Hard to find out precisely what's going on. Russian sites such as Russia Today not to speak of the ever-hilarious Pravda seem to offer a mixture of genuine news and black propaganda. Civil Georgia has been off-line a lot. Some good analysis on Fistful of Euros and The Brussels Journal, and by Mark Ames on The Exile(d). Waiting for Gary Brecher to shed his light on events on the latter sites. Also check Wu Wei from Tbilisi.
At the moment, it seems like Georgian troops are retreating or have retreated from South Ossetia, though apparently they attempted some kind of counterattack just yesterday night. South Ossetians claim some 2000 dead - probably exaggerated, but the prolonged shelling of Tskhinvali (which seems to have been levelled - it's not a big town) must have led to a lot of casualties. The question is what the Russians are up to now - whether they will be content to control the areas in South Ossetia they currently control, whether they will continue to secure South Ossetia and Abkhazia by attacking Gori and Zugdidi near the Abkhazian border (Zugdidi has reportedly been bombed and the Georgian-controlled Kodori gorge in Abkhazia has been under attack) or whether they will try to grab the whole of Georgia.
I'm still not quite sure what on earth Saakashvili was thinking. Either he attempted a lightning-quick grab of the main roads in South Ossetia in order to present the Russians with a fait accompli, or he was coaxed into a trap by South Ossetian skirmishes earlier last week (both possibilities discussed by Fistful of Euros). Either way, he seems to have succesfully made himself into a punchbag for Russia's newly assertive military. Which appears to have been suspiciously ready to intervene.
There's no good solution to the conflict. The natural border between Georgia and Russia is the high Caucasus, and to make the country at least somewhat defensible, Georgia had no choice but to try and gain control over South Ossetia. Tskhinvali lies on the central plain, very close to Gori and the main road between Tbilisi and the west of Georgia. If South Ossetia would be occupied by the Russians or even annexed into the Russian Federation, Russia would basically militarily control Georgia. On the other hand, the ethnically Ossetian population of South Ossetia have been wanting to rejoin their kin from the north since the early nineties.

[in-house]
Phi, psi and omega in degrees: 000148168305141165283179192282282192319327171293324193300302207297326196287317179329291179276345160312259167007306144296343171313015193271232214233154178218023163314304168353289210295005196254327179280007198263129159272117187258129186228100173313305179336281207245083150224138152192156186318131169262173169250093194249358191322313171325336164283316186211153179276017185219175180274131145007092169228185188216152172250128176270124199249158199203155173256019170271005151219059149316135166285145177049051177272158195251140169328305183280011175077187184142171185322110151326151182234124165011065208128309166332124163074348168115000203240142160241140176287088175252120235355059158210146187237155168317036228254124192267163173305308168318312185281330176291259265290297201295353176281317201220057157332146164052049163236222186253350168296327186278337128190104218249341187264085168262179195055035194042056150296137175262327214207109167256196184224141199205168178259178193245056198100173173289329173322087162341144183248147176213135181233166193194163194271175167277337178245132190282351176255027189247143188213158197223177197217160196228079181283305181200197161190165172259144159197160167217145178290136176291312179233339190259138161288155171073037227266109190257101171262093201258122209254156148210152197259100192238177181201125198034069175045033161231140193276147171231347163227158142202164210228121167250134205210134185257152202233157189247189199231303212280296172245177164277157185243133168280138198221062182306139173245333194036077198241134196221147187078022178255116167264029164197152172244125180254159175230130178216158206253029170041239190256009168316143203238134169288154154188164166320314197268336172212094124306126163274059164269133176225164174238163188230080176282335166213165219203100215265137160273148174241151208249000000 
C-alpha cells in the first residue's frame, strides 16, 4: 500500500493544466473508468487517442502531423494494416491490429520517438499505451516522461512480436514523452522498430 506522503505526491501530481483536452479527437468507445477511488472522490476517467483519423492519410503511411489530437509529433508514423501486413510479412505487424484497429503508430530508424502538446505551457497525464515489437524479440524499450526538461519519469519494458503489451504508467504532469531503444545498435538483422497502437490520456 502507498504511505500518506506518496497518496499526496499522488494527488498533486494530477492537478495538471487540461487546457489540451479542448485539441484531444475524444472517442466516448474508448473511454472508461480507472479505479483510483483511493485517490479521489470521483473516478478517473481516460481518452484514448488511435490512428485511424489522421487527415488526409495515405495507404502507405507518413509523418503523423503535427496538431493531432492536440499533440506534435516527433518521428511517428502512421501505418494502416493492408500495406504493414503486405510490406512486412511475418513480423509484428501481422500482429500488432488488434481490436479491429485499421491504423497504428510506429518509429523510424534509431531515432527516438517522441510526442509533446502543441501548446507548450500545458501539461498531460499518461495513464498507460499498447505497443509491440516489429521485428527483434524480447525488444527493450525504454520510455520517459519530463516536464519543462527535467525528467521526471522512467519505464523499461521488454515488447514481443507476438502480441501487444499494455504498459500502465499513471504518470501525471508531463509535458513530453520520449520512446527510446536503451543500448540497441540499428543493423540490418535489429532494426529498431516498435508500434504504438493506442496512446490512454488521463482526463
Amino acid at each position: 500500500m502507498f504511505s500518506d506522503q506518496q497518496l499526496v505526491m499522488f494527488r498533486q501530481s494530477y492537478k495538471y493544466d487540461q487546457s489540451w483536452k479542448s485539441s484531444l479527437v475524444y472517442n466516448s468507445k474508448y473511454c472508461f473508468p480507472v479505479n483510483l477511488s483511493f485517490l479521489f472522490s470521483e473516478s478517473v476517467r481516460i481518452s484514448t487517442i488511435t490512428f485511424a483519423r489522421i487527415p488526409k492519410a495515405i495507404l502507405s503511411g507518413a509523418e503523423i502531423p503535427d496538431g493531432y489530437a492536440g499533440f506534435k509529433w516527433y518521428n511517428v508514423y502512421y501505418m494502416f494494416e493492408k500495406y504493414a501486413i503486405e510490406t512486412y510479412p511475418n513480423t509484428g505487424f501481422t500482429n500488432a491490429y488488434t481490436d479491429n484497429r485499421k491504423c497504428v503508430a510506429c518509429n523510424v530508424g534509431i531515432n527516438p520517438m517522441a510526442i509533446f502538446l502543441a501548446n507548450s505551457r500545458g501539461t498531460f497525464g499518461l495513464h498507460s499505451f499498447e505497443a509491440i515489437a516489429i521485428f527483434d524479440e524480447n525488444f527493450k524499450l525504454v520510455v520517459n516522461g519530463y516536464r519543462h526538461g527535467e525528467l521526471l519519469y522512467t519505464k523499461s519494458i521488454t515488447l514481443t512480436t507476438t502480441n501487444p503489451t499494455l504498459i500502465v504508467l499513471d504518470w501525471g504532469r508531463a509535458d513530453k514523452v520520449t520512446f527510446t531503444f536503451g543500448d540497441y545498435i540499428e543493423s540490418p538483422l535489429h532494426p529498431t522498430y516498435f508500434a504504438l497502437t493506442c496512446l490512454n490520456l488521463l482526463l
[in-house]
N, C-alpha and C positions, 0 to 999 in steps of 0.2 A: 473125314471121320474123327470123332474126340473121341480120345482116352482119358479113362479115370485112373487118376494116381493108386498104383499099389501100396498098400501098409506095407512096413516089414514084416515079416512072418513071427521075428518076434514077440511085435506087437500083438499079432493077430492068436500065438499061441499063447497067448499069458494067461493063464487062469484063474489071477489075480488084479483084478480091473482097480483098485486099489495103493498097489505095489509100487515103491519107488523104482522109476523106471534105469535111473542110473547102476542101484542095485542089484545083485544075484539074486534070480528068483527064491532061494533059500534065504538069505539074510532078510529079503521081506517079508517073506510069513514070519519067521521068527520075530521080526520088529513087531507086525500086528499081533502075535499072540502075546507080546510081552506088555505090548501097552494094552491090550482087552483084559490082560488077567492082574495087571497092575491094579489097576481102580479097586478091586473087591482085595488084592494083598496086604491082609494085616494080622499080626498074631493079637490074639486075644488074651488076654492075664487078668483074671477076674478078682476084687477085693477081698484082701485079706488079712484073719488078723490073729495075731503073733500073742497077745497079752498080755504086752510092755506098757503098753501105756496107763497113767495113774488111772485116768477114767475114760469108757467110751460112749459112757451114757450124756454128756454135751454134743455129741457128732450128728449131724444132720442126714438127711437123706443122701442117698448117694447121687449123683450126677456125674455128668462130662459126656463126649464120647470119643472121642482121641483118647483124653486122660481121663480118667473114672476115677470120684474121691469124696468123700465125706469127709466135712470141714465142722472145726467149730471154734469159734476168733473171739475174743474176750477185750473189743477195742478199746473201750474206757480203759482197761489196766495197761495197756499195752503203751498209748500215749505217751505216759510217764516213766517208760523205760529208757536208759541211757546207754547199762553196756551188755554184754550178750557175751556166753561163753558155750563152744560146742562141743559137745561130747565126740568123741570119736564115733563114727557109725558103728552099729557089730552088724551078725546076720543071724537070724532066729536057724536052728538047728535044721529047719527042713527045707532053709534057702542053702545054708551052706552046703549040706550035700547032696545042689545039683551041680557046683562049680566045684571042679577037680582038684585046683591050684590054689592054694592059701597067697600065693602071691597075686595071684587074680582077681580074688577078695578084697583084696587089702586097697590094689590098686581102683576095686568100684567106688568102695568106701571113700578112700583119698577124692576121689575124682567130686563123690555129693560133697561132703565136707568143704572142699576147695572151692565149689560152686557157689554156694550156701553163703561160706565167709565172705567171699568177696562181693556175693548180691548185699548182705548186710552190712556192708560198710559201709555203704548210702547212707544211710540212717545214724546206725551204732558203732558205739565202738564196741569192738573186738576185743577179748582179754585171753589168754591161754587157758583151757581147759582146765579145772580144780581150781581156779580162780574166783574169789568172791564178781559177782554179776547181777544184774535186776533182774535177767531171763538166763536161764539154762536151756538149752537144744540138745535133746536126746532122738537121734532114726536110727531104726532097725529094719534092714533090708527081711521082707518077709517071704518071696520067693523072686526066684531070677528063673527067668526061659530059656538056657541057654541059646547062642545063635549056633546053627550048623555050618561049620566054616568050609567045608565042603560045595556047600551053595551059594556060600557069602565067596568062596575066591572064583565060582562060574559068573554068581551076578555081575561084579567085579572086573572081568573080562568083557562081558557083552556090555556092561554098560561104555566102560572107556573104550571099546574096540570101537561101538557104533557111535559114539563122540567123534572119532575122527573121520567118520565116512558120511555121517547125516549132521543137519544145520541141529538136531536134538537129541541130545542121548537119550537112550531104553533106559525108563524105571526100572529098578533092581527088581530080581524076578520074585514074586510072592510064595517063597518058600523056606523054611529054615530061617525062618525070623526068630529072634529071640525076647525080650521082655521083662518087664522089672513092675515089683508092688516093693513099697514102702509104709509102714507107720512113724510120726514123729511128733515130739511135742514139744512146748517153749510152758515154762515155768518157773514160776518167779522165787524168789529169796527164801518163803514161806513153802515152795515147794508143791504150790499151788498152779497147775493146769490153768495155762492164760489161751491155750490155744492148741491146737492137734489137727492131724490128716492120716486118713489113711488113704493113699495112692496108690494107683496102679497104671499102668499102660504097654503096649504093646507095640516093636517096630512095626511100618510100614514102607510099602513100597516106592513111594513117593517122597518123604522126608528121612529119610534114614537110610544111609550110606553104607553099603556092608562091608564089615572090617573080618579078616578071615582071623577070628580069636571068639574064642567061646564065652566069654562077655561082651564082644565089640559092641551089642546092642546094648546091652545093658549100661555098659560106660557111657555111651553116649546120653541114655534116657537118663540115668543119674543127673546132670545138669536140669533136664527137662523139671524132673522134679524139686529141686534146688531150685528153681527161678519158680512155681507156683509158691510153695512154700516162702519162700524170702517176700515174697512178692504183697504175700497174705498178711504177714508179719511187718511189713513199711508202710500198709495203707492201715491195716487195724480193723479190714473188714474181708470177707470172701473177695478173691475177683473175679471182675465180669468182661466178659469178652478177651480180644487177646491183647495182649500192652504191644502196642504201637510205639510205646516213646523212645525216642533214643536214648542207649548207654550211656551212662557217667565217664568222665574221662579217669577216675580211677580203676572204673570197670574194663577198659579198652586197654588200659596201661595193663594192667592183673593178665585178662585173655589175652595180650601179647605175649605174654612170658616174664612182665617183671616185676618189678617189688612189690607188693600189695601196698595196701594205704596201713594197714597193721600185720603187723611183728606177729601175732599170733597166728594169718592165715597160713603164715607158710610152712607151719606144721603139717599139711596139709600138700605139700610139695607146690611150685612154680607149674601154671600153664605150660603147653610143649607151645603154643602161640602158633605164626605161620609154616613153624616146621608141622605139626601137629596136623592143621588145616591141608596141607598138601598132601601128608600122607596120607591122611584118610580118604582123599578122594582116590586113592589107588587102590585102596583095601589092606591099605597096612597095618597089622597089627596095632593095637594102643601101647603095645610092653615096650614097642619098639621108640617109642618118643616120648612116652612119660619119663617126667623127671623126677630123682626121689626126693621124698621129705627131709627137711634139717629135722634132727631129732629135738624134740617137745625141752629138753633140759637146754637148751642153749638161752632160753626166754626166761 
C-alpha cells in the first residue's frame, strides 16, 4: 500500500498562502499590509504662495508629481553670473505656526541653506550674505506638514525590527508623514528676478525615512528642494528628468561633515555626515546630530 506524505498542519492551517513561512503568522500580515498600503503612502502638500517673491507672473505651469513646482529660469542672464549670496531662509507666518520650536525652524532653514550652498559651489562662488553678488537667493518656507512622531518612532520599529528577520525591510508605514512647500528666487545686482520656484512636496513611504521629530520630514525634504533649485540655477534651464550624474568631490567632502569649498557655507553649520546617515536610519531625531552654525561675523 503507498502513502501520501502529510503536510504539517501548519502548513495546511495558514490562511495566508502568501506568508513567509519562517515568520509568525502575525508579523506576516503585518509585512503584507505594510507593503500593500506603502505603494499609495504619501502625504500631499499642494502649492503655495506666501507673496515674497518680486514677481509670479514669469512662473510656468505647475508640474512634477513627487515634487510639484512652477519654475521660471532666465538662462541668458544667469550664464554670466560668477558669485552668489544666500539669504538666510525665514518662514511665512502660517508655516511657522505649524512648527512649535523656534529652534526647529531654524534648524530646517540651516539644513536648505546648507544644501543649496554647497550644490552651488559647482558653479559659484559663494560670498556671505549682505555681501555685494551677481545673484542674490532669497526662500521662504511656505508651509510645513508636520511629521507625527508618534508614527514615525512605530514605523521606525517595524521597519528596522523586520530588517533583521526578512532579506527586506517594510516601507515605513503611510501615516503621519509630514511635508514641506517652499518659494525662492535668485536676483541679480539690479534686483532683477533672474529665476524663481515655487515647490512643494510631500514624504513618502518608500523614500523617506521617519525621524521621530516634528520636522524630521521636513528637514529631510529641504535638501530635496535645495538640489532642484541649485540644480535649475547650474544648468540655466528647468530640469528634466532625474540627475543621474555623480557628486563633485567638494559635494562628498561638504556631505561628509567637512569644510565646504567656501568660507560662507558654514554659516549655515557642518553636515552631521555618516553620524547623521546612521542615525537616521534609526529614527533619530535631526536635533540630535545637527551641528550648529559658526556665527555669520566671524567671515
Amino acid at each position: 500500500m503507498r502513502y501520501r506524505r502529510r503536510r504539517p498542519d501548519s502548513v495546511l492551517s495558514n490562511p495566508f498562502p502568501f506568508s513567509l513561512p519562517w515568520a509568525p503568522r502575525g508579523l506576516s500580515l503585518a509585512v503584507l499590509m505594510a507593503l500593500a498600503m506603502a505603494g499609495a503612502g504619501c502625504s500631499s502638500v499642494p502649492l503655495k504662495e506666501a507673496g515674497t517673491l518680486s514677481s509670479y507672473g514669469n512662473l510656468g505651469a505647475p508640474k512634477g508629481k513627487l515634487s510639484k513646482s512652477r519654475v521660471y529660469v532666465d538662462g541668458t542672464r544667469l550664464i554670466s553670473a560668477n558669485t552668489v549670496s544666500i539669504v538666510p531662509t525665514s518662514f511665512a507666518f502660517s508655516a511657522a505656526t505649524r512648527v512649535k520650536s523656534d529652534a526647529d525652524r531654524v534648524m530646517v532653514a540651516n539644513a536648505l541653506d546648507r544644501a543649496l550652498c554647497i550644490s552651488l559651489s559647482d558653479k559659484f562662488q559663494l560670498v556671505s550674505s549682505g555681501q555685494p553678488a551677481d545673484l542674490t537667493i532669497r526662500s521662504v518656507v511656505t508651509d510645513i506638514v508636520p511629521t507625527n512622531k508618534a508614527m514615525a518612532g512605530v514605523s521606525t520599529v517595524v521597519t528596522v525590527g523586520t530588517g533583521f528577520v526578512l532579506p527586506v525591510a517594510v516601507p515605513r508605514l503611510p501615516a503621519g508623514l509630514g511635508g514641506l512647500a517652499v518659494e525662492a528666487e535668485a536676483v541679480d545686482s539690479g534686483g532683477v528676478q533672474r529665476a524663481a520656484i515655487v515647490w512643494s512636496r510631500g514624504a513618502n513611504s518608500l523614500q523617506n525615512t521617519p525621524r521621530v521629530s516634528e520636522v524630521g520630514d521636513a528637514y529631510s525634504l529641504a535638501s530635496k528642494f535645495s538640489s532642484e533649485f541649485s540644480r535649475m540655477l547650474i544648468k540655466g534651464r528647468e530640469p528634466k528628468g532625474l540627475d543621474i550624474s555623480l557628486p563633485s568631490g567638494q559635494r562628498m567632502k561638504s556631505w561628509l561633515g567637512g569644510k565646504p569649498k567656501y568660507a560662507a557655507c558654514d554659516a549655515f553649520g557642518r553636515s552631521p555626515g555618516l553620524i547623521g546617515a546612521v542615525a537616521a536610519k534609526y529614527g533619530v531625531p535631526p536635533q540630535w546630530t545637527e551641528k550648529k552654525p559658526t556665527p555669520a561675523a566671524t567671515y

I lived in Tbilisi during 2001-2002, when Shevardnadze was still in power. I only once heard a Georgian say something positive about him - which was something like "Shevardnadze can't help it either". He was widely despised and blamed for the electricity blackouts, the unreliable water and gas supplies, the general poverty and anarchy as well as of course the Russian/Abkhaz control over Abkhazia (South Ossetia did not seem nearly as much of an issue. Most of the population of Abkhazia were ethnic Georgians, who had been driven from their country and living in poverty in Tbilisi at the time). But somehow Shevardnadze succeeded in playing both the Americans and the Russians without making a decisive choice for either. And South Ossetia too, as smuggling station, played a role in the anarchic ecology of the country.
I haven't been to the place since. Saakashvili has made a decisive pro-Western choice including Georgian participation in Iraq. His promise to re-unite the country succeeded initially with Ajaria in the Southwest, where local strongman Abashidze was driven out fairly bloodlessly, but stalled with Abkhazia and South Ossetia. I guess his patience ran out. But it's water under the bridge - I don't see how he can now dislodge the Russians from South Ossetia, or even politically survive this.
I hope the Russians will be content with their prize in the form of South Ossetia and maybe Abkhazia. There, they have local support. If they try to bring the whole of Georgia under their control, things will be quite different. It's a beautiful place, full of ancient churches, monasteries, wonderful castle ruins and craggy mountains and fascinating people with murderous driving habits. It's just located a bit too close to Russia.